Voice Acting 101
Voice Acting 101
by Joe Bevilacqua
Joe Bevilacqua (right), with mentor Daws Butler.
So you want to be a voice actor? Looks easy, right? Getting paid to act silly is actually very serious and difficult work. I’ve been a voice actor since the age of 12, worked in New York radio theater from age 22, studied voice acting with the great Daws Butler for 12 years, and I’m here to tell you some of what you need to know. To assist me, I have solicited the comments of some of my talented colleagues: Joe Alaskey, Bob Bergen, Greg Burson, Corey Burton, Nancy Cartwright, June Foray, Lee Richard Harris, David Kaye, Stephanie Morganstern, and Phil Proctor.
Most of the actors quoted in this article also trained with Daws Butler, and they all learned from him first and foremost that voice acting is real acting, not just “doing funny voices.” This is very important to keep in mind. Characters should be real, no matter how cartoony the style is. In my radio cartoon series, for example, Willoughby and the Professor, I played all the roles, sometimes a dozen or more per show–from a one year-old baby named Bub and a 12 year-old boy named Willoughby, to the 60 year old Professor. None of these characters were just “voices”; they were flesh and blood people, fully realized in the script, in my head, and in the final performance.
Bob Bergen, the present day voice of Porky Pig, comments that, “The call that I get most often is, ‘I want to work in cartoons but I’m not an actor,’ or ‘I don’t want to be an actor.’ A person with this perspective will never work. In this business, they could care less if you can do great voices. It’s the acting that gets the job, it is definitely a skill and a craft that takes time to cultivate.” he adds.
David Kaye with the characters he voices.
David Kaye, the voice of Megatron, has similar sentiments. He says, “The first thing you’ve got to do if you want to get into cartoons or animation or voice work is take some acting classes.’ Study the classics, because that is where everything comes from.” Kaye recalls that, “I didn’t start getting a lot of animation [work] until I started doing theater. I went to the four-year program at the American Academy of Dramatic Arts in Los Angeles. It wasn’t until then that I could really go into an audition and create a character.”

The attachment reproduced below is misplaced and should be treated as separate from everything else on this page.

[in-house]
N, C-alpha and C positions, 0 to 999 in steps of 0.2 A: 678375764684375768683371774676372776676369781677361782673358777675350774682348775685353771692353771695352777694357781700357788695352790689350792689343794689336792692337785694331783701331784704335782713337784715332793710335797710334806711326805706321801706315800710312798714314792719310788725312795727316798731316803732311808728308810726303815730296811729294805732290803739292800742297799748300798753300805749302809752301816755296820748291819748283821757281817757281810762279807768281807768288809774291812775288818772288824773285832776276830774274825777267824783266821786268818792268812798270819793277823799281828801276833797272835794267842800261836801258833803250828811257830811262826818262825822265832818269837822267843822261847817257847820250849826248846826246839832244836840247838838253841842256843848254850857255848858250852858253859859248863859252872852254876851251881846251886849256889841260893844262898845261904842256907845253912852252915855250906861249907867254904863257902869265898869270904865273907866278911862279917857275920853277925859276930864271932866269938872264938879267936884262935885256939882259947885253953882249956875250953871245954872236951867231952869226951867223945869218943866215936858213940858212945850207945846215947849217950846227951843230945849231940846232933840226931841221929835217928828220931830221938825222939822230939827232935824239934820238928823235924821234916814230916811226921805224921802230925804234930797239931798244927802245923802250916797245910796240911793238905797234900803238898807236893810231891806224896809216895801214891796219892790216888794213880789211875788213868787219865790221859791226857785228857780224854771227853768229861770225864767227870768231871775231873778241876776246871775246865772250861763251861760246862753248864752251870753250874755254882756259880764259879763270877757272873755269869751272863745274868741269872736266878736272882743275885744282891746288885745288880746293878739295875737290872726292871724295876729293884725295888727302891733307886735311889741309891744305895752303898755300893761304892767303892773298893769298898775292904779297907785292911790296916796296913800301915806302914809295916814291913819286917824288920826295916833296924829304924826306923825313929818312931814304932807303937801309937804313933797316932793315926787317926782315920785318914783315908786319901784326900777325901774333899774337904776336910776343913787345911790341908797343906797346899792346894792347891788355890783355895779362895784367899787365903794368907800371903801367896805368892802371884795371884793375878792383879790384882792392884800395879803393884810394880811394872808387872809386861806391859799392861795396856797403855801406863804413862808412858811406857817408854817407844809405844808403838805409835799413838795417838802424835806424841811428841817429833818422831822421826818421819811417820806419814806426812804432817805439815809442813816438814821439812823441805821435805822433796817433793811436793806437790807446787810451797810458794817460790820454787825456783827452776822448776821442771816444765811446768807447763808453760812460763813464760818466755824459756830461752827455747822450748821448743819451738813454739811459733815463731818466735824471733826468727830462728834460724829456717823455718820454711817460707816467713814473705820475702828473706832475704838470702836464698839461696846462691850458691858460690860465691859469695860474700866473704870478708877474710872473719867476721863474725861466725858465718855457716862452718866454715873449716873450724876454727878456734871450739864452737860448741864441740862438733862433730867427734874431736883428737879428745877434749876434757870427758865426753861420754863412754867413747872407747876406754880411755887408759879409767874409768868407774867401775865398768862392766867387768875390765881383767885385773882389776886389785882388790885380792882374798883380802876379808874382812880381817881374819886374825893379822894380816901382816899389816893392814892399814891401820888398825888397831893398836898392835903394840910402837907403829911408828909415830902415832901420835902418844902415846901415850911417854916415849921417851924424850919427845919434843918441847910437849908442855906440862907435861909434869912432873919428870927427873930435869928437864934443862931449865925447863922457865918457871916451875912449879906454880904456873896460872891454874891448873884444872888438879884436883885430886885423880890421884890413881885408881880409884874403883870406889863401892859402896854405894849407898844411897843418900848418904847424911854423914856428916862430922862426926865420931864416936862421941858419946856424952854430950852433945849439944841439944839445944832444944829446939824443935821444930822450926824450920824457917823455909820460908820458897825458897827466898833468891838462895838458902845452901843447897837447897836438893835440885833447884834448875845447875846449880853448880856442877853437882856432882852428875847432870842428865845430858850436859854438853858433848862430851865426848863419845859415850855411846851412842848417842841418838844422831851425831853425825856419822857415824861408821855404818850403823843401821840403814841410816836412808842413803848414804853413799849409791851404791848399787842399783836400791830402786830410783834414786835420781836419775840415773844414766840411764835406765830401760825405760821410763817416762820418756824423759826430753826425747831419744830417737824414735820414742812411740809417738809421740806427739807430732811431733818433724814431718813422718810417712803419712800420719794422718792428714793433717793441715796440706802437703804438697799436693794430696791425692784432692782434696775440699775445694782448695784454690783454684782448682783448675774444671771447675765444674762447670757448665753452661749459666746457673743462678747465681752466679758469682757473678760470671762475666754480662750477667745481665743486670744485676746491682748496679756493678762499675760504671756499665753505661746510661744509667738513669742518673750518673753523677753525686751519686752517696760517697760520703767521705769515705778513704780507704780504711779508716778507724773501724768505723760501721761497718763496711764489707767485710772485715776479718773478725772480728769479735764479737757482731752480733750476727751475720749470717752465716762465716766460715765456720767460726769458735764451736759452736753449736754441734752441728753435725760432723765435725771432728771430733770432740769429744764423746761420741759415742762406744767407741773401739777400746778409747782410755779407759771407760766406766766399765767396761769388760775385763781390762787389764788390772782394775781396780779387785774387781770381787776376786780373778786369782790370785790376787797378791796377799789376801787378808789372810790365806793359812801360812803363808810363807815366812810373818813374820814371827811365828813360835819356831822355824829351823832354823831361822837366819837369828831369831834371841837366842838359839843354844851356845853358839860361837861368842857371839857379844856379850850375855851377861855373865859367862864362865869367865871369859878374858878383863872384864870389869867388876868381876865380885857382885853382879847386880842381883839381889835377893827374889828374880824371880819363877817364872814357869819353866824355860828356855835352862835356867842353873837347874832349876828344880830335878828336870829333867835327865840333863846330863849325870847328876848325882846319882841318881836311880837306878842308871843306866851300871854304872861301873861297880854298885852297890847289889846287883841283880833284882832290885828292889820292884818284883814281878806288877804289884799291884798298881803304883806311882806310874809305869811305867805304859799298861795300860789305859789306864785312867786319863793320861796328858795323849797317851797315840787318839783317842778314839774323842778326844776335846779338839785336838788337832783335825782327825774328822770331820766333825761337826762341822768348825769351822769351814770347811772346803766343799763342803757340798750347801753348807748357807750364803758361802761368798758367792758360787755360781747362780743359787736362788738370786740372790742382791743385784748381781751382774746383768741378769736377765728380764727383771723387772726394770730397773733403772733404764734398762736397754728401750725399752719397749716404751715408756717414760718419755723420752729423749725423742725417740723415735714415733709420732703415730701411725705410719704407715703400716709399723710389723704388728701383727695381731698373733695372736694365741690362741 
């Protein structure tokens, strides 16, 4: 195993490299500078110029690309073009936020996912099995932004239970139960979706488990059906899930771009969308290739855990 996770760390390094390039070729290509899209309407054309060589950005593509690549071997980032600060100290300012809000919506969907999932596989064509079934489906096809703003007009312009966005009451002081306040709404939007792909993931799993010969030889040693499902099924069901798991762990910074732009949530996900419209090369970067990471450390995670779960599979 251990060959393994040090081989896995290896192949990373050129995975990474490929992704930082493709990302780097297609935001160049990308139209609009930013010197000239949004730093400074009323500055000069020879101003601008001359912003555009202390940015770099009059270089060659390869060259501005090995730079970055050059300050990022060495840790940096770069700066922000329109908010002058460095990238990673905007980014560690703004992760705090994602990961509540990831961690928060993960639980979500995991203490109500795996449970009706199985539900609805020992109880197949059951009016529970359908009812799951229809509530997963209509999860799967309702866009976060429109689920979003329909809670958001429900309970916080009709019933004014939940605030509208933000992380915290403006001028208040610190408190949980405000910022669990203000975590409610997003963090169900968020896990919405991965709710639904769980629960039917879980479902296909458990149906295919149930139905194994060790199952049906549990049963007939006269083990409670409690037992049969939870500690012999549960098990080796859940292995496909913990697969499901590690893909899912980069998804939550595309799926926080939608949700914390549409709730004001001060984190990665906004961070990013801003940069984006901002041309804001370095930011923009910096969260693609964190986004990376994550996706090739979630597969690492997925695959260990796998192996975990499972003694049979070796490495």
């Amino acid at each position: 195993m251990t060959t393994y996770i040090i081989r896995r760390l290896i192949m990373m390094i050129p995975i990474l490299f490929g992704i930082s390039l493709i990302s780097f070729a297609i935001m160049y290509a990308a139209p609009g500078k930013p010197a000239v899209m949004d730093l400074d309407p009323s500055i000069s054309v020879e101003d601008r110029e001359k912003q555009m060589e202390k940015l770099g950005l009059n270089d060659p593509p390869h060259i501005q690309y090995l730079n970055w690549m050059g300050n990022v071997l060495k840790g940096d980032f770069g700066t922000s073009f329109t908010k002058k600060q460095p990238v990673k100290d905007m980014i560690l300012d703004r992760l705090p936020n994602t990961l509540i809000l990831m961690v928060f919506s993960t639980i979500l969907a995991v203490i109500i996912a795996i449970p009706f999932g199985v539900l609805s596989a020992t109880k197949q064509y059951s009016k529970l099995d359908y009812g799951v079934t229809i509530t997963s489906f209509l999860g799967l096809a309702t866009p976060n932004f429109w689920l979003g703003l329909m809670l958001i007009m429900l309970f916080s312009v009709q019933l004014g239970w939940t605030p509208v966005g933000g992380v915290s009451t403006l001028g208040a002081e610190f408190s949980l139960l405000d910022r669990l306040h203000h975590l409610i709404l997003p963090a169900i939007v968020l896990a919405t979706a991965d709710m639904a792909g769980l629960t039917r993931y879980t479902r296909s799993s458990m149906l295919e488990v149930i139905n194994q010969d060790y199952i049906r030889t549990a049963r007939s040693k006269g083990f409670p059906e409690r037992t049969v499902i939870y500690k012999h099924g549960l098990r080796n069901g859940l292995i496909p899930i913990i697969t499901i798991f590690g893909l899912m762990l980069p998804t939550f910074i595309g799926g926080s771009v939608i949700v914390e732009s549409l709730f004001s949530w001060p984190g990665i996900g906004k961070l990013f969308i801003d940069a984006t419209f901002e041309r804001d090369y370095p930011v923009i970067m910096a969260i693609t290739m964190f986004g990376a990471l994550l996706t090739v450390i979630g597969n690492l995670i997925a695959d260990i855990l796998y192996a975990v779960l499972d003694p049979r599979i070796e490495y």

Recalling his start in voice-overs, Bob Bergen states that, “I wanted to be Porky Pig since I was about five years old. That’s what I told my parents I wanted to be when I grew up. I called Hanna-Barbera and I said, ‘How do I do it?’ At that time, they didn’t hire kids, like they do now. Hanna-Barbera sent me to Bob Lloyd, who’s got a company called The Voice Casters, one of the biggest voice casting companies in Los Angeles. Bob referred me to teachers, and I studied with everyone.”
Nancy Cartwright is one of Daws Butler’s most talented and successful students . She plays Bart Simpson on The Simpsons, and many other roles in cartoons, as well as on stage and on camera; these range from The Snorks and Cheers in the 1980s to recent TV movies and a one-woman stage show, In Search of Fellini. “My training,” says Nancy, “started when I was a kid and I performed in theater. I got my confidence, and recognized an ability I had to make people laugh. I was learning by doing it.” Anyone who thinks cartoon voice actors can’t act, should see Nancy in her superb one-woman show.
Practice Makes Perfect
Veteran actor, writer and producer, Phil Proctor recalls the transition from stage to voice overs, in his case from Firesign Theater to Rugrats. “I had to learn how to accommodate my own eccentric skills to the rather restricted demand of a particular vision, or often lack of vision, in order to create whatever it was that the client ultimately wanted to hear.”